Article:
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dc.contributor.authorKoenig, A.
dc.contributor.authorNorgard-Sumnicht, K.
dc.contributor.authorLinhardt, Robert J.
dc.contributor.authorVarki, A.
dc.date1998
dc.date.accessioned2022-06-27T16:22:19Z
dc.date.available2022-06-27T16:22:19Z
dc.date.issued1998
dc.identifier.citationDifferential Interactions of Heparin and Heparan Sulfate Glycosaminoglycans with the Selectins. Implications for the Use of Unfractionated and LowMolecular Weight Heparins as Therapeutic Agents, A. Koenig, K. Norgard-Sumnicht,R.J. Linhardt, A. Varki, Journal of Clinical Investigation, 101,877-889, 1998.
dc.identifier.urihttps://doi.org/10.1172/jci1509
dc.identifier.urihttps://hdl.handle.net/20.500.13015/5904
dc.descriptionJournal of Clinical Investigation, 101, 877-889
dc.descriptionNote : if this item contains full text it may be a preprint, author manuscript, or a Gold OA copy that permits redistribution with a license such as CC BY. The final version is available through the publisher’s platform.
dc.description.abstractThe selectins are calcium-dependent C-type lectins that bind certain sialylated, fucosylated, sulfated glycoprotein ligands. L-selectin also recognizes endothelial proteoglycans in a calcium-dependent manner, via heparan sulfate (HS) glycosaminoglycan chains enriched in unsubstituted glucosamine units. We now show that these HS chains can also bind P-selectin, but not E-selectin. However, while L-selectin binding requires micromolar levels of free calcium, P-selectin recognition is largely divalent cation-independent. Despite this, HS chains bound to P-selectin are eluted by ethylenediamine tetraacetic acid (EDT A), but only at high concentrations. Porcine intestinal mucosal (mast cell-derived) heparin (PIM-heparin) shows similar properties, with no binding to E-selectin, calcium-dependent binding of a subfraction to L-selectin and to P-selectin, and calcium-independent binding of a larger fraction to P-selectin, the latter being disrupted by high EDT A concentrations. Analysis of defined heparin fragment pools shows a size dependence for interaction, with tetradecasaccharides showing easily detectable binding to L- and P-selectin affinity columns. L-selectin binding fragments include more heavily sulfated and epimerized regions and, as with the endothelial HS chains, they are enriched in free amino groups. The P-selectin binding component includes this fraction as well as some less highly modified regions. Thus, endothelium-derived HS chains and mast cell-derived heparins could play a role fn modulating the biology of selectins in vivo. Notably, P- and L-selectin binding to sialyl-Lewisx and to HL-60 cells (which are known to carry the native ligand PSGL-1) is inhibited by unfractionated pharmaceutical heparin preparations at concentrations 12-50-fold lower than those recommended for effective anticoagulation in vivo. In contrast, two low molecular weight heparins currently considered as clinical replacements for unfractionated heparin are much poorer inhibitors. Thus, patients undergoing heparin therapy for other reasons may be experiencing clinically significant inhibition of L- and P-selectin function, and the current switchover to low-molecular weight heparins may come at some loss of this effect. Low-dose unfractionated heparin should be investigated as a treatment option for acute and chronic diseases in which P- and L-selectin play pathological roles. (J. Clin. Invest. 1998. 101:877-889.)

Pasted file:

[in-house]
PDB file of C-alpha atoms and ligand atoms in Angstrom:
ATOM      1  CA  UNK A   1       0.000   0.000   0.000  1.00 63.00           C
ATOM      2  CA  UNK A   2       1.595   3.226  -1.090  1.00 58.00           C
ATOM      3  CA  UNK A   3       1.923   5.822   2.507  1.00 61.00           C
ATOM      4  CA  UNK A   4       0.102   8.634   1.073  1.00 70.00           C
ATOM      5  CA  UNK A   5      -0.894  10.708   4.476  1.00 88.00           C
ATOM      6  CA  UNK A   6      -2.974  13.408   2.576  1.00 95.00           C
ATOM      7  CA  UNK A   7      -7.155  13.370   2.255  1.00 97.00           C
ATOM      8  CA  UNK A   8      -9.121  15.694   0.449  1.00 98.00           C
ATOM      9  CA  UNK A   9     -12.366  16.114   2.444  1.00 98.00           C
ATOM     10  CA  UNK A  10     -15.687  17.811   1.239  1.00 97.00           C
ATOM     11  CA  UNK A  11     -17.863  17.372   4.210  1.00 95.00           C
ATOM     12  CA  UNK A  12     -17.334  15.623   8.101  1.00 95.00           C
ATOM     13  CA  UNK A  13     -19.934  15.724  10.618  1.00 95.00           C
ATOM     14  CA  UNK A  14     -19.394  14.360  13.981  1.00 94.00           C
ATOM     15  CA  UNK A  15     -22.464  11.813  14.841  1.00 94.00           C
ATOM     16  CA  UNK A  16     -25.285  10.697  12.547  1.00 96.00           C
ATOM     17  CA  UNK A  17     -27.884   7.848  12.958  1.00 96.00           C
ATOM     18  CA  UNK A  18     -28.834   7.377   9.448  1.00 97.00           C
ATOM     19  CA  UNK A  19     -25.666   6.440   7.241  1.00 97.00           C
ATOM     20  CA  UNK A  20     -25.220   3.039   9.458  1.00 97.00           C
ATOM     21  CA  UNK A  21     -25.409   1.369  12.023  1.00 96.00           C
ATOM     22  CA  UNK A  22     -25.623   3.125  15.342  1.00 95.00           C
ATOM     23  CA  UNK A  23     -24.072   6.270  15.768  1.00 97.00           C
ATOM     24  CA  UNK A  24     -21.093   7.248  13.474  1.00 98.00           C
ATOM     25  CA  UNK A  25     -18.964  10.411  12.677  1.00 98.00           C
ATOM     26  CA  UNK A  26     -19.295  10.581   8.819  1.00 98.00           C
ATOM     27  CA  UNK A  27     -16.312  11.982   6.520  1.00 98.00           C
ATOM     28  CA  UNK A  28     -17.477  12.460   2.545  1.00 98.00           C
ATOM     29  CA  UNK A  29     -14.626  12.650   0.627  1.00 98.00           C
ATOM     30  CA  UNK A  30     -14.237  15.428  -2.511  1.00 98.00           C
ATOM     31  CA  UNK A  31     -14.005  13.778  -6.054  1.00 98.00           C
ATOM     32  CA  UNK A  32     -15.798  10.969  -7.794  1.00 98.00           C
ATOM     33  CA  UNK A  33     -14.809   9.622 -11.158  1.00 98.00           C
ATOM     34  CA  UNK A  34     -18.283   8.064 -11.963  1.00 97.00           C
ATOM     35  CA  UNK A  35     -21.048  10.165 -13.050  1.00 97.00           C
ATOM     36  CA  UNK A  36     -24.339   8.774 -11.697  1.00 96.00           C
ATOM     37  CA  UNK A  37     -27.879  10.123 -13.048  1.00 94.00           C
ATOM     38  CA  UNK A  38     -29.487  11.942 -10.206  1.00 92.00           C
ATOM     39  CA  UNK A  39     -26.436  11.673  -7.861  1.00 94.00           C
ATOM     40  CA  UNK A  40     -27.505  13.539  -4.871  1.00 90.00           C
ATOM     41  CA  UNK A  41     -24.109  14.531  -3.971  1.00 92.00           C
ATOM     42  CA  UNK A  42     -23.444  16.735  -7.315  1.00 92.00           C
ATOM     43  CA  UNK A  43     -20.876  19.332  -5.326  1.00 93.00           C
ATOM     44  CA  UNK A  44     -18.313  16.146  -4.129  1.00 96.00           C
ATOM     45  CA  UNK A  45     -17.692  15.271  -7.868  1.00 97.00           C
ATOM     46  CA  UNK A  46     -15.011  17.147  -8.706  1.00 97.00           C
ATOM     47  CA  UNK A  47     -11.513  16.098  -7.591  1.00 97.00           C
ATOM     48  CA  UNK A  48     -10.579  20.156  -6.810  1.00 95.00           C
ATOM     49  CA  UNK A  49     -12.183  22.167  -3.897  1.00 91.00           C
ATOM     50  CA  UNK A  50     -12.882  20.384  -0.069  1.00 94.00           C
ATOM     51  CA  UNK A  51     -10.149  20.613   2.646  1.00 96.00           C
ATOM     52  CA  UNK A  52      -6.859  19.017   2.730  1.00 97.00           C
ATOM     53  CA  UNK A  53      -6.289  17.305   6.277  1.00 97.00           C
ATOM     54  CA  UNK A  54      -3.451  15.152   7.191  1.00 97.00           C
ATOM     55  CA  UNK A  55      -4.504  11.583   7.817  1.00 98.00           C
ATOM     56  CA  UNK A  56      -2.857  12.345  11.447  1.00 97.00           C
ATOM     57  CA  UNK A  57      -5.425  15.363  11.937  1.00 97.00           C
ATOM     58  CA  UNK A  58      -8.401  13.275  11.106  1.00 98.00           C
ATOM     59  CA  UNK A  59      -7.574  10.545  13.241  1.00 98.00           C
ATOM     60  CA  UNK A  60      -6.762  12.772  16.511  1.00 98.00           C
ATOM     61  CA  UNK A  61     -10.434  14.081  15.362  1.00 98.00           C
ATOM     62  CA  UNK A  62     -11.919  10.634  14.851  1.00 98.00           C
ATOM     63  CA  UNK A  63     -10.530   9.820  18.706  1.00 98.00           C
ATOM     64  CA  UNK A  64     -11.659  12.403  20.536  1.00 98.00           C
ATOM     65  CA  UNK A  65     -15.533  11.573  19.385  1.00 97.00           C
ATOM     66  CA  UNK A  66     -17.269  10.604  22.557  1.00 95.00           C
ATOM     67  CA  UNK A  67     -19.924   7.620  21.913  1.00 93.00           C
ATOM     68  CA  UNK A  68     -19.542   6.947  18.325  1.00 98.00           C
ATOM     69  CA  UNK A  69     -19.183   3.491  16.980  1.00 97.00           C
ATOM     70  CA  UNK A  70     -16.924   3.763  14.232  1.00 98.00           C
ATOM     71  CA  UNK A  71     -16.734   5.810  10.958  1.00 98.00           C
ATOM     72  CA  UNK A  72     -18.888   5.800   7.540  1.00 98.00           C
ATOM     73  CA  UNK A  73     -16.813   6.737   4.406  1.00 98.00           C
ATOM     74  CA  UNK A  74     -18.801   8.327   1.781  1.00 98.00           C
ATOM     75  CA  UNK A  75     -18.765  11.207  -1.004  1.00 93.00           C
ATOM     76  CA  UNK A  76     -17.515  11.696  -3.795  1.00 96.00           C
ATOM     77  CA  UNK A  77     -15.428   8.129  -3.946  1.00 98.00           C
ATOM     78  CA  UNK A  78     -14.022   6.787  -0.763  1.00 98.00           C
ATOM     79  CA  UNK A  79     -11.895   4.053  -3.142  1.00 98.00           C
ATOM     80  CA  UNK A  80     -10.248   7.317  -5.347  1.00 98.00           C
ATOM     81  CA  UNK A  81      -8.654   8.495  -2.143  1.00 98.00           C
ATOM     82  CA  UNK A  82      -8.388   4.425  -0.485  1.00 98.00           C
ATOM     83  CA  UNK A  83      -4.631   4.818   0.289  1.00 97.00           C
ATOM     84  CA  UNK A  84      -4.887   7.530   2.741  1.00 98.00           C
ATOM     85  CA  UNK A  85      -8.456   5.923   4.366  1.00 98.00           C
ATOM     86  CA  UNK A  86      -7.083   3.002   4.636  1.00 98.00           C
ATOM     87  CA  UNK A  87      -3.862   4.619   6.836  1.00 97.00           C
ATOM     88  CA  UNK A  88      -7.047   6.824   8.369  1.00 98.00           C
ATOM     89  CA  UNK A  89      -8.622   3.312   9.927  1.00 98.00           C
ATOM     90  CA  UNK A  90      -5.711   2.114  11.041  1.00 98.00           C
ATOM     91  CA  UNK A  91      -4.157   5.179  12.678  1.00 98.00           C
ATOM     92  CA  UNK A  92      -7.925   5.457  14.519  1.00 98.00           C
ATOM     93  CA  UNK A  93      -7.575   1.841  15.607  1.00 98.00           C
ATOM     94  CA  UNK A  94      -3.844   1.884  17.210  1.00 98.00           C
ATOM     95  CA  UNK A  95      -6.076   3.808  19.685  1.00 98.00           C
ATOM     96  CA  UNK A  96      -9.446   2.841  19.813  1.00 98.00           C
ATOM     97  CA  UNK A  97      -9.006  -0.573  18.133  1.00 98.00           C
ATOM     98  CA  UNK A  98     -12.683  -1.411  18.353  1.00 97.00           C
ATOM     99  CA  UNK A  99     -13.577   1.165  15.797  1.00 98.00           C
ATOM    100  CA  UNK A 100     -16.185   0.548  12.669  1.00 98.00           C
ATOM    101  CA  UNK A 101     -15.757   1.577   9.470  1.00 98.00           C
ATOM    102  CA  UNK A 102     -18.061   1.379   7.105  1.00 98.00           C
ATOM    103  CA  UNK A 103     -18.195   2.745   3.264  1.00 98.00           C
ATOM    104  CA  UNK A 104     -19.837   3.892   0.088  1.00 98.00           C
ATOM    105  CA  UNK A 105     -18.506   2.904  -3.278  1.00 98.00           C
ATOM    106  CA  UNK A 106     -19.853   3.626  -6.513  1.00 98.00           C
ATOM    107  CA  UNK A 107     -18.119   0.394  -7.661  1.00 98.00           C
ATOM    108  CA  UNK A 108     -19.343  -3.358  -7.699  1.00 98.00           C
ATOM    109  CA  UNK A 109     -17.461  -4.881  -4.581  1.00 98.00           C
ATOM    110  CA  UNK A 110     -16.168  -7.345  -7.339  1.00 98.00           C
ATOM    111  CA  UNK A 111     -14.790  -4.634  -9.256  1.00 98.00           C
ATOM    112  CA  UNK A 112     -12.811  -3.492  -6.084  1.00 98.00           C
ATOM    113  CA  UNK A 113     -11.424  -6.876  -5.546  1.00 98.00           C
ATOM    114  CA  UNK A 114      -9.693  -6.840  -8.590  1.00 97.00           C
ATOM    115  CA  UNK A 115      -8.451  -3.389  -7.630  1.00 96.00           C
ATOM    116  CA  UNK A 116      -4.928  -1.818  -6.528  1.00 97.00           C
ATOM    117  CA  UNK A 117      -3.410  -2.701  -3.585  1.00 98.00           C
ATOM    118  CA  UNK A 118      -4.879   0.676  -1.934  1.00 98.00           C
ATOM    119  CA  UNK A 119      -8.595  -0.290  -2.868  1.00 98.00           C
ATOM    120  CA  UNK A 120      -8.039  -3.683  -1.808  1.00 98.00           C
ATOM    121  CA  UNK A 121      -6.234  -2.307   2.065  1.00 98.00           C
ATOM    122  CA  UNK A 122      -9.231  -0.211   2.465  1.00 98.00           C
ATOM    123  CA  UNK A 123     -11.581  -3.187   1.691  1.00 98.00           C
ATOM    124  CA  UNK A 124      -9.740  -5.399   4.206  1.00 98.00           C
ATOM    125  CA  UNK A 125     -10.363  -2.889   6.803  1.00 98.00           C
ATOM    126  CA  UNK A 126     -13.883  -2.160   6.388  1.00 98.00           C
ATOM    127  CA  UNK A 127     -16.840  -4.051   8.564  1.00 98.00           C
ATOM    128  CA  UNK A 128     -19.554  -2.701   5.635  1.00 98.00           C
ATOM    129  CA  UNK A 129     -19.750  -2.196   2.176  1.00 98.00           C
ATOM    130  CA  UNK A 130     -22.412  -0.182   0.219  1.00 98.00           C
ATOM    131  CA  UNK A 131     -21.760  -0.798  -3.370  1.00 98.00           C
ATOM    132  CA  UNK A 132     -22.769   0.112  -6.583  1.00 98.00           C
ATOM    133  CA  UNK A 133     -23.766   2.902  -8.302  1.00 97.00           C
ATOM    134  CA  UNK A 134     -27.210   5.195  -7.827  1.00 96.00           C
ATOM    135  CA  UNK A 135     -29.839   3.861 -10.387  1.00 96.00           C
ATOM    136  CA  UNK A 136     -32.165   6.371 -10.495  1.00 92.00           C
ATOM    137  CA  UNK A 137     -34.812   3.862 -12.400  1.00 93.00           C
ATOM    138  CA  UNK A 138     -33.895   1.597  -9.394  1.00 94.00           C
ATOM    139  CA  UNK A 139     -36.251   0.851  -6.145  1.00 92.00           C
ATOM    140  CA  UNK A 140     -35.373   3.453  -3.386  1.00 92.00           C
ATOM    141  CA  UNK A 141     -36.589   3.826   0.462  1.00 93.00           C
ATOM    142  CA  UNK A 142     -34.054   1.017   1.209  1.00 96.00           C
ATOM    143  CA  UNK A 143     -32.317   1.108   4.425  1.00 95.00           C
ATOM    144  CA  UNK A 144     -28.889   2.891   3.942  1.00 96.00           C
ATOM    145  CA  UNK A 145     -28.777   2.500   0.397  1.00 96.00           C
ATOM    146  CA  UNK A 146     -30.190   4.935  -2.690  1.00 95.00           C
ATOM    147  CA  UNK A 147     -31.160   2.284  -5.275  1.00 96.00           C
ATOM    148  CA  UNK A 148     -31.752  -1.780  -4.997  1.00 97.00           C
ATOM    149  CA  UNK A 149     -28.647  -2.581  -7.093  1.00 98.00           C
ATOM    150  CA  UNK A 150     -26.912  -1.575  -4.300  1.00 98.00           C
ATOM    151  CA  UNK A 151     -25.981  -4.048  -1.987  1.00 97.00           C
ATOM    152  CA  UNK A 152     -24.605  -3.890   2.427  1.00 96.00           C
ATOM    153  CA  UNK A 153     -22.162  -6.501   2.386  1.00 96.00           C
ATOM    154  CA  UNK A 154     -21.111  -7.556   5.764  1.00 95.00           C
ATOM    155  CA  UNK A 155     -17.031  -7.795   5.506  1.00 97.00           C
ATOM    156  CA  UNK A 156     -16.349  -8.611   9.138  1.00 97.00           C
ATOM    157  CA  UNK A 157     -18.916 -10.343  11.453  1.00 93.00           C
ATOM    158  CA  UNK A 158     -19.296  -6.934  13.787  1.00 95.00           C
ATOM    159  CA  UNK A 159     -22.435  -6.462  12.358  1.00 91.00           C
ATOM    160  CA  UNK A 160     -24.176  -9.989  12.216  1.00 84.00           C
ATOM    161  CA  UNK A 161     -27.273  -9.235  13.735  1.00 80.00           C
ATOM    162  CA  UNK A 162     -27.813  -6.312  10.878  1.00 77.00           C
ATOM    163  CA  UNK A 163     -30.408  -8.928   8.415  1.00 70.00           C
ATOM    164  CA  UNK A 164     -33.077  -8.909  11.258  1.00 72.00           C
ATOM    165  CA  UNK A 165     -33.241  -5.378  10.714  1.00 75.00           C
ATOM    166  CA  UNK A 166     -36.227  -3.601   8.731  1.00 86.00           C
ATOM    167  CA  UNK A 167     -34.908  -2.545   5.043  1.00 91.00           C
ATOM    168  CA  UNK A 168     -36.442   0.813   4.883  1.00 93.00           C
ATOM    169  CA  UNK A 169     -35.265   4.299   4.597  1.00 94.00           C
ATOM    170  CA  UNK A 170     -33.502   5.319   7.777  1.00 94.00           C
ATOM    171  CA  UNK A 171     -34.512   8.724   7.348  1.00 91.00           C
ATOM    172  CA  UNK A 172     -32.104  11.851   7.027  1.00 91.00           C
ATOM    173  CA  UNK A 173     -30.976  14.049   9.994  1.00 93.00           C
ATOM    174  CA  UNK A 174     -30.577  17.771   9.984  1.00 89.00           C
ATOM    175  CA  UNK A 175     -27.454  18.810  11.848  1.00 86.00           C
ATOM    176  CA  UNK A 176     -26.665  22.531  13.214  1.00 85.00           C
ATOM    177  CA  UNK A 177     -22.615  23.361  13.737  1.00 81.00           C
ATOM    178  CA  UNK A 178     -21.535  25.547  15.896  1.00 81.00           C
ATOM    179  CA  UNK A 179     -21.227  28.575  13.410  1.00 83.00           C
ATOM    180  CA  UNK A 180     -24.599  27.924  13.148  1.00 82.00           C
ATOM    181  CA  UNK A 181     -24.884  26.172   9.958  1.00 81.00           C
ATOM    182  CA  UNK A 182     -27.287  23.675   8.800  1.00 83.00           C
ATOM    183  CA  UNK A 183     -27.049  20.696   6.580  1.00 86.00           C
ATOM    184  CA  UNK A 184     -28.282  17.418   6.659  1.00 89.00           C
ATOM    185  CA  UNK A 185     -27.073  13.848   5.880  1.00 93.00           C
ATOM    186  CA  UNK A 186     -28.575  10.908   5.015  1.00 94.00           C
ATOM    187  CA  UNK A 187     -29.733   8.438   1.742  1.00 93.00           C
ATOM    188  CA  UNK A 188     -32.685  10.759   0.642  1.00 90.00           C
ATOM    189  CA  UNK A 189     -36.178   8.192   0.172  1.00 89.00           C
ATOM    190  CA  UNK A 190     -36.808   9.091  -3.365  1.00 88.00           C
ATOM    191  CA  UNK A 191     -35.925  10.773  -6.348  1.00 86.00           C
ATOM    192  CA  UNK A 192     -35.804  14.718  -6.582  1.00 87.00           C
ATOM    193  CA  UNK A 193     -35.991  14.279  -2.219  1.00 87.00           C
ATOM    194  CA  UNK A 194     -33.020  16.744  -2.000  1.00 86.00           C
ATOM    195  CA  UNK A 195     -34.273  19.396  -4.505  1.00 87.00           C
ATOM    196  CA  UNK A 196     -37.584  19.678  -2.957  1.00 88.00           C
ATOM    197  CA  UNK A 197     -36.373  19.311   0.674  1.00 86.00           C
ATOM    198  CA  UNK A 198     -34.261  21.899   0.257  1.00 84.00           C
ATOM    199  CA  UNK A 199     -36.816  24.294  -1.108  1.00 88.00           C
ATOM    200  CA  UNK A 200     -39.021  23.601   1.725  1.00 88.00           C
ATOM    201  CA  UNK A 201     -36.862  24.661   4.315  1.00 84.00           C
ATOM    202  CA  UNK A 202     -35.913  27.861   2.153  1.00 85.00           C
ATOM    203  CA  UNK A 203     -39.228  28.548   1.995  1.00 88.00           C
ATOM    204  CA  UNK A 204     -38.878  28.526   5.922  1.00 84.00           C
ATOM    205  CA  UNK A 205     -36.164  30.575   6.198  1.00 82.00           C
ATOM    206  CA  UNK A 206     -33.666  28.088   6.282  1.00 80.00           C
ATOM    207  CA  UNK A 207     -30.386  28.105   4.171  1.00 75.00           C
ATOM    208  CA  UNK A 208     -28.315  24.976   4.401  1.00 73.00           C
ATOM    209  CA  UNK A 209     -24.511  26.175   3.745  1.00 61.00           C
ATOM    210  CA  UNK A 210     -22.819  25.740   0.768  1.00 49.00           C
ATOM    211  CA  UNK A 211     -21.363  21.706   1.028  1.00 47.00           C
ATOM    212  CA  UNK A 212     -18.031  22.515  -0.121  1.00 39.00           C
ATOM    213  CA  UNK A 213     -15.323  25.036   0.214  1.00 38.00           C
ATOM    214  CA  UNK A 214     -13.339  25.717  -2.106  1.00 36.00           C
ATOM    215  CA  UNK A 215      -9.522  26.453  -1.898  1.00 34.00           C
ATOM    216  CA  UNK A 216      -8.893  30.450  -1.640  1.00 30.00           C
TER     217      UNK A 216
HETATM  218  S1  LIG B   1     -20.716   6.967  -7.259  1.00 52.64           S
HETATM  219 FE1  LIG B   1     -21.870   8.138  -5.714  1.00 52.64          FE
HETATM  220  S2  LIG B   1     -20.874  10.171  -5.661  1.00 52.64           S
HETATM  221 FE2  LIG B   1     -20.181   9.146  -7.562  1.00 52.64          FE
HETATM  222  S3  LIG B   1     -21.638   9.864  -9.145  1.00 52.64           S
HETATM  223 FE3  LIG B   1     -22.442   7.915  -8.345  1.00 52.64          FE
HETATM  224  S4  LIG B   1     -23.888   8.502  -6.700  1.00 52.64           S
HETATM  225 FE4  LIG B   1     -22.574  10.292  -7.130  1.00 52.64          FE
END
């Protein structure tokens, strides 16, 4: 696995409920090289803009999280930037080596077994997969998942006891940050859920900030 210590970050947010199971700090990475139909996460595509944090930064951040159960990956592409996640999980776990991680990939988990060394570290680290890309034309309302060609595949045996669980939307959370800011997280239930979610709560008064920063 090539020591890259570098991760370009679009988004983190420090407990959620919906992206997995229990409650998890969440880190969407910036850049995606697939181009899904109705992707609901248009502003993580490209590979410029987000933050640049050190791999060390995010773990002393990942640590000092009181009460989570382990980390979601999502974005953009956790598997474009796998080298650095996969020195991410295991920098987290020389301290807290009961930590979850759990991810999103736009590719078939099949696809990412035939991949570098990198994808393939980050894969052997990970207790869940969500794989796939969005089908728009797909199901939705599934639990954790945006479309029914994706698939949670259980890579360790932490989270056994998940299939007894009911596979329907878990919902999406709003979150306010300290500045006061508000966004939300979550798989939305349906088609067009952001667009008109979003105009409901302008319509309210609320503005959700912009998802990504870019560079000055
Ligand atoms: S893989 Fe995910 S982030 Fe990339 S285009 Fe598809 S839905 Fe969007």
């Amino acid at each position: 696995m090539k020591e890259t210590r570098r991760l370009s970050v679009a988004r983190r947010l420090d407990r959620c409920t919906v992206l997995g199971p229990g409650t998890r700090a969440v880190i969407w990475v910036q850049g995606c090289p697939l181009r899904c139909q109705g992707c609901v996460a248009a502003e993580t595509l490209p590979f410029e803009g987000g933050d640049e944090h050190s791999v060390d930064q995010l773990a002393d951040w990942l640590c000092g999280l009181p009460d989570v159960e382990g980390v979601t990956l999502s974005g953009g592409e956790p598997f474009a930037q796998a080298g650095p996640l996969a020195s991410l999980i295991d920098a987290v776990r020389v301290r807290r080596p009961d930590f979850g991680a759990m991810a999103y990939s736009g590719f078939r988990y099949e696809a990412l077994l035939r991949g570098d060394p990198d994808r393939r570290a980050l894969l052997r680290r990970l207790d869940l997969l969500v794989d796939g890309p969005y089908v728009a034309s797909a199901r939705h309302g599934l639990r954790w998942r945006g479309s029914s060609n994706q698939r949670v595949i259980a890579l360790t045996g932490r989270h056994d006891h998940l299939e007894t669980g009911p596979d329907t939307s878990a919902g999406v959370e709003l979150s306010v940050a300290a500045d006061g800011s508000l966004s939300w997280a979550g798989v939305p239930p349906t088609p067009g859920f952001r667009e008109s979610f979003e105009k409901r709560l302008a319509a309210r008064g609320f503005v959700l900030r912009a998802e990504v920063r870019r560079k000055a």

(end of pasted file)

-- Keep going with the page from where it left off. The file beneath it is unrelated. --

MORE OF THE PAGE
dc.languageen_US
dc.language.isoENG
dc.relation.ispartofThe Linhardt Research Labs Online Collection
dc.relation.ispartofRensselaer Polytechnic Institute, Troy, NY
dc.relation.urihttps://harc.rpi.edu/
dc.subjectBiology
dc.subjectChemistry and chemical biology
dc.subjectChemical and biological engineering
dc.subjectBiomedical engineering
dc.titleDifferential Interactions of Heparin and Heparan Sulfate Glycosaminoglycans with the Selectins. Implications for the Use of Unfractionated and LowMolecular Weight Heparins as Therapeutic Agents
dc.typeArticle
dc.rights.holderIn Copyright : this Item is protected by copyright and/or related rights. You are free to use this Item in any way that is permitted by the copyright and related rights legislation that applies to your use. For other uses you need to obtain permission from the rights-holder(s). https://rightsstatements.org/page/InC/1.0/
dc.creator.identifierhttps://orcid.org/0000-0003-2219-5833
dc.relation.departmentThe Linhardt Research Labs.
dc.relation.departmentThe Shirley Ann Jackson, Ph.D. Center for Biotechnology and Interdisciplinary Studies (CBIS)


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